THIRUVANANTHAPURAM : Oozing an old-world charm across the Kallada river is an architectural wonder, a 19th-century relic that attracts curious visitors-the Punalur Suspension Bridge. Right at the heart of Punalur town, overlooking the Kallada river. History sleeps here. Architectural enthusiasts will be in their element here, as it is one structure that continues to elicit awe in passersby. As you saunter across the bridge, know that you are taking a peek at a major point in history.
The massive arches and the structure leaves you awestruck, the bridge being unlike any you will come across in south India. It was constructed during the time of erstwhile Travancore King Ayiliyam Thirunal Rama Varma. It was diwan Nanu Pillai who gave sanction to construct the bridge. This 400-ft bridge was set up in 1877. It was British engineer Albert Henry who supervised the work which had started in 1871.
The construction of the suspension bridge is unique. “Its engineering is still a mystery. The bridge was instrumental in changing the face of Kollam. Although it was built to prevent the entry of wild animals, which used to destroy crops, the bridge paved the way for massive development and helped in furthering trade in Kollam,” said history researcher Malayinkeezhu Gopalakrishnan.
“More than 200 labourers are believed to have worked on the bridge. And most of the materials were brought from England,” he added.Walking across the bridge is itself an experience as it gently wobbles with every step. The wooden planks are made from Kambakam wood. The bridge is suspended from iron chains, all of which are connected at one end to the inside of the four wells via four huge discs.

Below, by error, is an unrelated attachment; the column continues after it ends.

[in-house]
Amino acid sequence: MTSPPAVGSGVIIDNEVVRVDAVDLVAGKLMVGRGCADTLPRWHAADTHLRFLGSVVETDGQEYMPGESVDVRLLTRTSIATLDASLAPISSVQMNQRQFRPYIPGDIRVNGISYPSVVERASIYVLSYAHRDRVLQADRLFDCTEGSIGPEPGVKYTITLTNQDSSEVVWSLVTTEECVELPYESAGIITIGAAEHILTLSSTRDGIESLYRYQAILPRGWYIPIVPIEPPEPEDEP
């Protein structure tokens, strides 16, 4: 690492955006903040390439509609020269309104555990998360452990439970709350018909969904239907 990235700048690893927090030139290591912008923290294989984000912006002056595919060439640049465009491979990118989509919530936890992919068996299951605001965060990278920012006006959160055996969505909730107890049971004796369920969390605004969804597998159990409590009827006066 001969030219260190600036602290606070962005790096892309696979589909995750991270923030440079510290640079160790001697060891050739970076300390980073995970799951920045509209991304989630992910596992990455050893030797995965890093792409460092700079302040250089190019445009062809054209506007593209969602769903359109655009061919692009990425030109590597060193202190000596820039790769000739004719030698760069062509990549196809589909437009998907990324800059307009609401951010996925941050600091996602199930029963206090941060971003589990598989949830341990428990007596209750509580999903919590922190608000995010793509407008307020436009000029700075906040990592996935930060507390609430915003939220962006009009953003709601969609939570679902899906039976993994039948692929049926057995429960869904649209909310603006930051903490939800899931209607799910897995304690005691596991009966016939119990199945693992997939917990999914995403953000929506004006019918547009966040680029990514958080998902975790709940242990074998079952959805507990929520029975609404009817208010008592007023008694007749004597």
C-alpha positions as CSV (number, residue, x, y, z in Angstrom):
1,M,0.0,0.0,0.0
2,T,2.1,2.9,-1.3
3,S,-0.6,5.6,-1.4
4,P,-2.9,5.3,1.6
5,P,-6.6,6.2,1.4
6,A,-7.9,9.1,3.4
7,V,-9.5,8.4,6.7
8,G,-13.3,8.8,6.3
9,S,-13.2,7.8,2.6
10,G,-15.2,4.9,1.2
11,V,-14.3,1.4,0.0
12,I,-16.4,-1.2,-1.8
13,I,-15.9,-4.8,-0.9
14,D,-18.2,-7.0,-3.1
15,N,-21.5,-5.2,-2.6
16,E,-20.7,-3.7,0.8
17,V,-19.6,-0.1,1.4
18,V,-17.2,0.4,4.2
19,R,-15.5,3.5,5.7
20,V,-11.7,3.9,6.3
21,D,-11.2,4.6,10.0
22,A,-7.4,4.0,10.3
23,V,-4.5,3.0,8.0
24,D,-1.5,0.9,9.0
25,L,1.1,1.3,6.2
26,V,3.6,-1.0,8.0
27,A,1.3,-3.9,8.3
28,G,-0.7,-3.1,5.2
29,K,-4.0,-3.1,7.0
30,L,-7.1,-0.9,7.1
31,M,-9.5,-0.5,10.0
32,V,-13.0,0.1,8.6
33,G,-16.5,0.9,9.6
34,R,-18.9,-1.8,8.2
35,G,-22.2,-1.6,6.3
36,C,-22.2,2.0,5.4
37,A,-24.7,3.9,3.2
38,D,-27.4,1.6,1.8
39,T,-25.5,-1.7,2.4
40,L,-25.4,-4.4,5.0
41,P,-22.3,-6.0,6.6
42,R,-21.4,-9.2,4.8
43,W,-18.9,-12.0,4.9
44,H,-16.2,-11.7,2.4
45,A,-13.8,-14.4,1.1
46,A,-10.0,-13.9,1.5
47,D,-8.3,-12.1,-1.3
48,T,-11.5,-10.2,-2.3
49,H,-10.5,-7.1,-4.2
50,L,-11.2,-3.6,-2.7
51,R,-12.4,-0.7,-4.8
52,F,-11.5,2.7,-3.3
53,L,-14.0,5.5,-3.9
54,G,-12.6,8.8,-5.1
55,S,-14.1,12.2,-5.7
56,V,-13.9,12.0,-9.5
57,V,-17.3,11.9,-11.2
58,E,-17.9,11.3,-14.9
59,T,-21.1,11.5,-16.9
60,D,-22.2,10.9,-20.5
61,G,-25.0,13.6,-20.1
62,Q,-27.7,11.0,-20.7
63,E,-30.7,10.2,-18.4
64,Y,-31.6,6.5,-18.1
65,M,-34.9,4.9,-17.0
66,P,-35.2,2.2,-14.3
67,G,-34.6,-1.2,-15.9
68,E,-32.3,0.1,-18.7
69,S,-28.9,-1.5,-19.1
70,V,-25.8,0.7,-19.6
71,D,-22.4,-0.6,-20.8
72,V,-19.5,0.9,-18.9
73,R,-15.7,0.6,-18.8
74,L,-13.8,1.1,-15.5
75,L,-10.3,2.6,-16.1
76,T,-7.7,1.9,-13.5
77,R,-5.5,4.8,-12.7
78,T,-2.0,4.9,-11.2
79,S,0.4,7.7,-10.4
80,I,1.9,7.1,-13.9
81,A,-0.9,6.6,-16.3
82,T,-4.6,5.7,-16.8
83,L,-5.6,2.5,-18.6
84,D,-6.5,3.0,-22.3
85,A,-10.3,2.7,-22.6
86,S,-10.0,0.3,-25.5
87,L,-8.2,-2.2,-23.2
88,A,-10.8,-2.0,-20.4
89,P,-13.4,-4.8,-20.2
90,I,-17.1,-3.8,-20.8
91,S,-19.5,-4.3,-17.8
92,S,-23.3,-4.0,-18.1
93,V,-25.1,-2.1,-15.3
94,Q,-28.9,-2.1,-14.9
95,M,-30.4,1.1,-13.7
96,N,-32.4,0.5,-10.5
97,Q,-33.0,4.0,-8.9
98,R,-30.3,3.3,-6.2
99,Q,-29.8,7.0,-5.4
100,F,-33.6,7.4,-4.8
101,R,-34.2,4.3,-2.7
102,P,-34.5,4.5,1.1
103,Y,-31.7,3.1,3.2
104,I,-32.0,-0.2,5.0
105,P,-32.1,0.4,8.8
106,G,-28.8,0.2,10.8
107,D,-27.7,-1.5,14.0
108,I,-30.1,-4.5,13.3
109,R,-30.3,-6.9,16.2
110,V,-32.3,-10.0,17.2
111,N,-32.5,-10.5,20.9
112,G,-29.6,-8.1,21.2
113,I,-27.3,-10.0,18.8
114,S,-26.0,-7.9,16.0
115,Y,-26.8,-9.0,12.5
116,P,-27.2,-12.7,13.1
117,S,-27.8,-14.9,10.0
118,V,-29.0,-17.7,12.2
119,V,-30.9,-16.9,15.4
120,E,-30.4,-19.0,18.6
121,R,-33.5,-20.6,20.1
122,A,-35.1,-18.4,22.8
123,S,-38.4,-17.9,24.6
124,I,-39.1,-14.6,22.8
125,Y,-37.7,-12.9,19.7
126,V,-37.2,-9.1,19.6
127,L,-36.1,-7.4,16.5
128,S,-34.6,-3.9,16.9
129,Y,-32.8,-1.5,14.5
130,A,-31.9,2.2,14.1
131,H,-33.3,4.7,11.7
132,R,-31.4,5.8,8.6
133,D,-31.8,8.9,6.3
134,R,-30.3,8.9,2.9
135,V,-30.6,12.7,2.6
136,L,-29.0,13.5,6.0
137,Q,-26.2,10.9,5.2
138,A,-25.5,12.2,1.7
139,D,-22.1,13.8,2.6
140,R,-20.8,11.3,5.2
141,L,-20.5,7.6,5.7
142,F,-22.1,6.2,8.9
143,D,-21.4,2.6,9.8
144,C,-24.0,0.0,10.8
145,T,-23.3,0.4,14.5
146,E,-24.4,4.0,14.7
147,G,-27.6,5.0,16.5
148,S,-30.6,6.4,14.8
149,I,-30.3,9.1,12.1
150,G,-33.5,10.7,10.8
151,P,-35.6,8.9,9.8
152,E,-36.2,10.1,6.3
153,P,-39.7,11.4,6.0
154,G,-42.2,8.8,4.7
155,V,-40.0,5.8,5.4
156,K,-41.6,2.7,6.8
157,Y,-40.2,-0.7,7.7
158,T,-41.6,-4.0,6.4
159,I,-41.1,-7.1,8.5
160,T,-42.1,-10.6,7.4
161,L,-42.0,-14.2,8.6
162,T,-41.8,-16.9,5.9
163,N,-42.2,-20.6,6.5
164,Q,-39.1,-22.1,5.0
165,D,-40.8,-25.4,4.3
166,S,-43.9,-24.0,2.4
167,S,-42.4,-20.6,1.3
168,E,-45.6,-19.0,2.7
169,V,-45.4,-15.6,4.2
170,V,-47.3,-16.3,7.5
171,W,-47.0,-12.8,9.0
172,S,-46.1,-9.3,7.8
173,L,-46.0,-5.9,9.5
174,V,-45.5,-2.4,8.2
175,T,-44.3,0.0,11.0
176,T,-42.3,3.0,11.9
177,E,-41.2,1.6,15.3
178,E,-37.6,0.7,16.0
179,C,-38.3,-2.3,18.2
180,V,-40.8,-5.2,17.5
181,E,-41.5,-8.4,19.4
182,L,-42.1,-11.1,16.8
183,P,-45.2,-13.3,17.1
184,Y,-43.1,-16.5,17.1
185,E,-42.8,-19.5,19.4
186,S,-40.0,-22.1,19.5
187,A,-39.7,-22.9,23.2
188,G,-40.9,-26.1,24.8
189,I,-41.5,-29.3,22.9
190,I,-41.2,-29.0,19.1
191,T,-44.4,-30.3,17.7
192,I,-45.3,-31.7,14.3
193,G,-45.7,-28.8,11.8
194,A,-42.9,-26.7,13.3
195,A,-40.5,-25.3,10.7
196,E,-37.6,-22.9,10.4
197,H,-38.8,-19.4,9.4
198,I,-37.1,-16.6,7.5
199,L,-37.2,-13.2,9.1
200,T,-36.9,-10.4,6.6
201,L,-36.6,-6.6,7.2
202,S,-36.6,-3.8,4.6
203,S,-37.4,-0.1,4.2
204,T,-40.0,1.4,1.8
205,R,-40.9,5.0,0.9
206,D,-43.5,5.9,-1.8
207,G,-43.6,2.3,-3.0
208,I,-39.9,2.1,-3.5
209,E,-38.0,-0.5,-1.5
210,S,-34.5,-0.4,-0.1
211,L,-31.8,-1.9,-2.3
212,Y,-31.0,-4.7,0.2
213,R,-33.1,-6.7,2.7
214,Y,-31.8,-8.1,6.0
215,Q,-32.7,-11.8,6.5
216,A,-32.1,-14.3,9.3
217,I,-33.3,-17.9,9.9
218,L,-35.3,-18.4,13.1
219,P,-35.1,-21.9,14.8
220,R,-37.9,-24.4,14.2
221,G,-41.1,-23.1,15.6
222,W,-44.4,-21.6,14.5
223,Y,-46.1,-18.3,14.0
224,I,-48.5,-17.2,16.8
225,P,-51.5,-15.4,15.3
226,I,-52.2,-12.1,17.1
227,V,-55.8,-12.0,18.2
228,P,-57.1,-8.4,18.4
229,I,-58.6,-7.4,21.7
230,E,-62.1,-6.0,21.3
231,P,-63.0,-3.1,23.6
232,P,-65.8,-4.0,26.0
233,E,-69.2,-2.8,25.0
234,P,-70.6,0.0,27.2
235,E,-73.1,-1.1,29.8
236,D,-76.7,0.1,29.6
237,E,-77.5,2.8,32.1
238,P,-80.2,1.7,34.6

It is a monument protected under the Department of Archaeology. The bridge is now only open to pedestrians. “It is an engineering marvel. Had we used the bridge continuously, then we could have let light vehicles pass over it even now. We are not planning to bring in any more developments there. The bridge comprises 50 per cent iron. The rest fifty per cent is masonry and wood. Periodical checks are required to ensure that the iron doesn’t rust. It is a great example of perfect engineering,” said an official with the archaeology department.
It was in 2014 that the bridge was opened after renovation. Conservation works for the first phase was completed then. Later, more work on addressing safety concerns, general lighting and seating arrangements were carried out. The bridge was later opened in 2018. The bridge remains closed on Monday and is open from 8am till 8:30pm.
ABOUT THE BRIDGE
●Constructed during the time of erstwhile Travancore King Ayiliyam Thirunal
●It took around 7 years for its construction.
●The bridge comprises 50 per cent iron. The rest fifty per cent is masonry
●It is now a protected monument under the Department of Archeology.